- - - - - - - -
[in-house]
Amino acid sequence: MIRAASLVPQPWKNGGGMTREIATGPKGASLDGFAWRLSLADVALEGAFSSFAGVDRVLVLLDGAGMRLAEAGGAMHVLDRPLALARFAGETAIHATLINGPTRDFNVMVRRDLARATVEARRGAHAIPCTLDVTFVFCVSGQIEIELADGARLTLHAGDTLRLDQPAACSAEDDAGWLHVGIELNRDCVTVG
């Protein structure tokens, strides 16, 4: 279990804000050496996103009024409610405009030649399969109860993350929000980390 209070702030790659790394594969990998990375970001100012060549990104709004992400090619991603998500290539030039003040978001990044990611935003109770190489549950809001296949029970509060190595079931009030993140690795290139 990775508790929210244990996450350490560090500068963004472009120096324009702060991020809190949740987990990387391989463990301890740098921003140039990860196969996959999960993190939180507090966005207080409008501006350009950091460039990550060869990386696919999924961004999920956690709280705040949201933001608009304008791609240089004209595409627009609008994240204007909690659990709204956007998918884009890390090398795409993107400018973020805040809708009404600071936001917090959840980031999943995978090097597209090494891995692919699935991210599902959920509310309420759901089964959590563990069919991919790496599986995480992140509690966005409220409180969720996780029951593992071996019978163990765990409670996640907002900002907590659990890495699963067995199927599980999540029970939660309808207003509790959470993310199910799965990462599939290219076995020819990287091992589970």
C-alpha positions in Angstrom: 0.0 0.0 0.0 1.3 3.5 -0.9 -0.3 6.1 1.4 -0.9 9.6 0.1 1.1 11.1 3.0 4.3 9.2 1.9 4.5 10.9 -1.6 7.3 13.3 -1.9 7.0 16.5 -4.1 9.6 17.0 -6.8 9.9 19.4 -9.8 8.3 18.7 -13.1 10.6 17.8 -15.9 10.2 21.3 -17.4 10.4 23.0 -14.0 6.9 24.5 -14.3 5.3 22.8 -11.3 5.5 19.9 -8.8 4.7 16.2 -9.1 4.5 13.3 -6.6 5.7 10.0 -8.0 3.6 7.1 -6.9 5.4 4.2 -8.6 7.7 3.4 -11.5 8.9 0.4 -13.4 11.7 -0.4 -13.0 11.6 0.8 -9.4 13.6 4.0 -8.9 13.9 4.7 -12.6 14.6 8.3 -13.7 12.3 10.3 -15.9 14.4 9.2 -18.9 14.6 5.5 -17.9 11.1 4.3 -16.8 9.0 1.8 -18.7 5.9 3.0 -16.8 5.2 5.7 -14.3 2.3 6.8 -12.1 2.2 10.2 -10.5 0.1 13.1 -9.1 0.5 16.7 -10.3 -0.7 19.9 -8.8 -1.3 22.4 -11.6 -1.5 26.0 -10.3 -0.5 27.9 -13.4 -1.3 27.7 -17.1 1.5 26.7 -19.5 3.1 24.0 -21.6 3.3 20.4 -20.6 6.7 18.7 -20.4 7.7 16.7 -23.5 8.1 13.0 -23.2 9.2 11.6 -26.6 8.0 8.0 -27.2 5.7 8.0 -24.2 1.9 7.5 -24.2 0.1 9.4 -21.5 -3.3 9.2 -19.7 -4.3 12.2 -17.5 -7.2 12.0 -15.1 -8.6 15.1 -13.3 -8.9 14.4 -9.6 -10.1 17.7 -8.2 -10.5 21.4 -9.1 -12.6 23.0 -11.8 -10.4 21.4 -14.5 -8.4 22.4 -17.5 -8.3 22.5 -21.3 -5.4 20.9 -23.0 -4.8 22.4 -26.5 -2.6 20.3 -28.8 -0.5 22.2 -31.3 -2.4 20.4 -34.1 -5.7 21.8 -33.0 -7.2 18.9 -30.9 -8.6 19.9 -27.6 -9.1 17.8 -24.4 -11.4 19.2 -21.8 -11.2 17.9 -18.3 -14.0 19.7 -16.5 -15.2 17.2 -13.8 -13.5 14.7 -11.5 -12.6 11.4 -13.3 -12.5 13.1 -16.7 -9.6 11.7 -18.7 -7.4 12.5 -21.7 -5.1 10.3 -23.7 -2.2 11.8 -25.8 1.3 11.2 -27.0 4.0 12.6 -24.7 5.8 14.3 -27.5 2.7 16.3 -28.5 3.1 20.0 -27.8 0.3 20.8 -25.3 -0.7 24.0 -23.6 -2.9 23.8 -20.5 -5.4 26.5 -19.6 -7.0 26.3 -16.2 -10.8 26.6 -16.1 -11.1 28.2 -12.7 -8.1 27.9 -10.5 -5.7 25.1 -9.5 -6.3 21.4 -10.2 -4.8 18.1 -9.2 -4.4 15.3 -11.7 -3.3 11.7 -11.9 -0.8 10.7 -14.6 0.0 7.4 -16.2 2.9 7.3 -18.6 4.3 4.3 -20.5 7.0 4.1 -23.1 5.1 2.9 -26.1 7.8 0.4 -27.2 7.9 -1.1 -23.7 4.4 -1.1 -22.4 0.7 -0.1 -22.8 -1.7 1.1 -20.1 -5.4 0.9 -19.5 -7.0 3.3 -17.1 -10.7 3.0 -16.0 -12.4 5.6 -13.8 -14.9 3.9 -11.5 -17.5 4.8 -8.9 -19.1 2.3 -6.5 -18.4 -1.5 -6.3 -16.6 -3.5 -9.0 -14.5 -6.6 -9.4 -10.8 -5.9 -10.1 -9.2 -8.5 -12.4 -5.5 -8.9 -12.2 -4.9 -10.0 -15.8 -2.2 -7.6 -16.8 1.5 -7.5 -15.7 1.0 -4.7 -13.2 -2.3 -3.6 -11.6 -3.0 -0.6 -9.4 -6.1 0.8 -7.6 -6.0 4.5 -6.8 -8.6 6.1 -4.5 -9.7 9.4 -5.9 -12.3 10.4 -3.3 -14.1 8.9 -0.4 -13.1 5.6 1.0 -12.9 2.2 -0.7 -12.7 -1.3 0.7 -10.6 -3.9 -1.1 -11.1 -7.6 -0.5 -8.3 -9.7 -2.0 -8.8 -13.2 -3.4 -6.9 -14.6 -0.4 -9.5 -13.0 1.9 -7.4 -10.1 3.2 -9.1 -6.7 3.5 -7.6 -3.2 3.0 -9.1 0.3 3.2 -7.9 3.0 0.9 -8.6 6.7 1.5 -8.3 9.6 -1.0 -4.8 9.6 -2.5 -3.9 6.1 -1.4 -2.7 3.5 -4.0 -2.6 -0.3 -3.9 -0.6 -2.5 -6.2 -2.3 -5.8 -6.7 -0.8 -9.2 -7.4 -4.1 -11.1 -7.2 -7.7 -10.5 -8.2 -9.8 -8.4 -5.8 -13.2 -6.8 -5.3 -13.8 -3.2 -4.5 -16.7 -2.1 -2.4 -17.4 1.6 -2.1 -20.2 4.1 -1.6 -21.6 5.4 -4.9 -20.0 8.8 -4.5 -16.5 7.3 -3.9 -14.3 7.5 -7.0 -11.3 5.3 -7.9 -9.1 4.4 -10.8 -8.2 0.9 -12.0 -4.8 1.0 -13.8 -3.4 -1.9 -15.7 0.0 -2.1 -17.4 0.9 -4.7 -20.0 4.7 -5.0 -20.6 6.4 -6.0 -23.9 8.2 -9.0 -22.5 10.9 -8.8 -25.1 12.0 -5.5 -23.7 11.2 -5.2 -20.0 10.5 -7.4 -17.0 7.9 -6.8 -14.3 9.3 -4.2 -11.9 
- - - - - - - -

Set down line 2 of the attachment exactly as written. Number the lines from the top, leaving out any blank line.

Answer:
Amino acid sequence: MIRAASLVPQPWKNGGGMTREIATGPKGASLDGFAWRLSLADVALEGAFSSFAGVDRVLVLLDGAGMRLAEAGGAMHVLDRPLALARFAGETAIHATLINGPTRDFNVMVRRDLARATVEARRGAHAIPCTLDVTFVFCVSGQIEIELADGARLTLHAGDTLRLDQPAACSAEDDAGWLHVGIELNRDCVTVG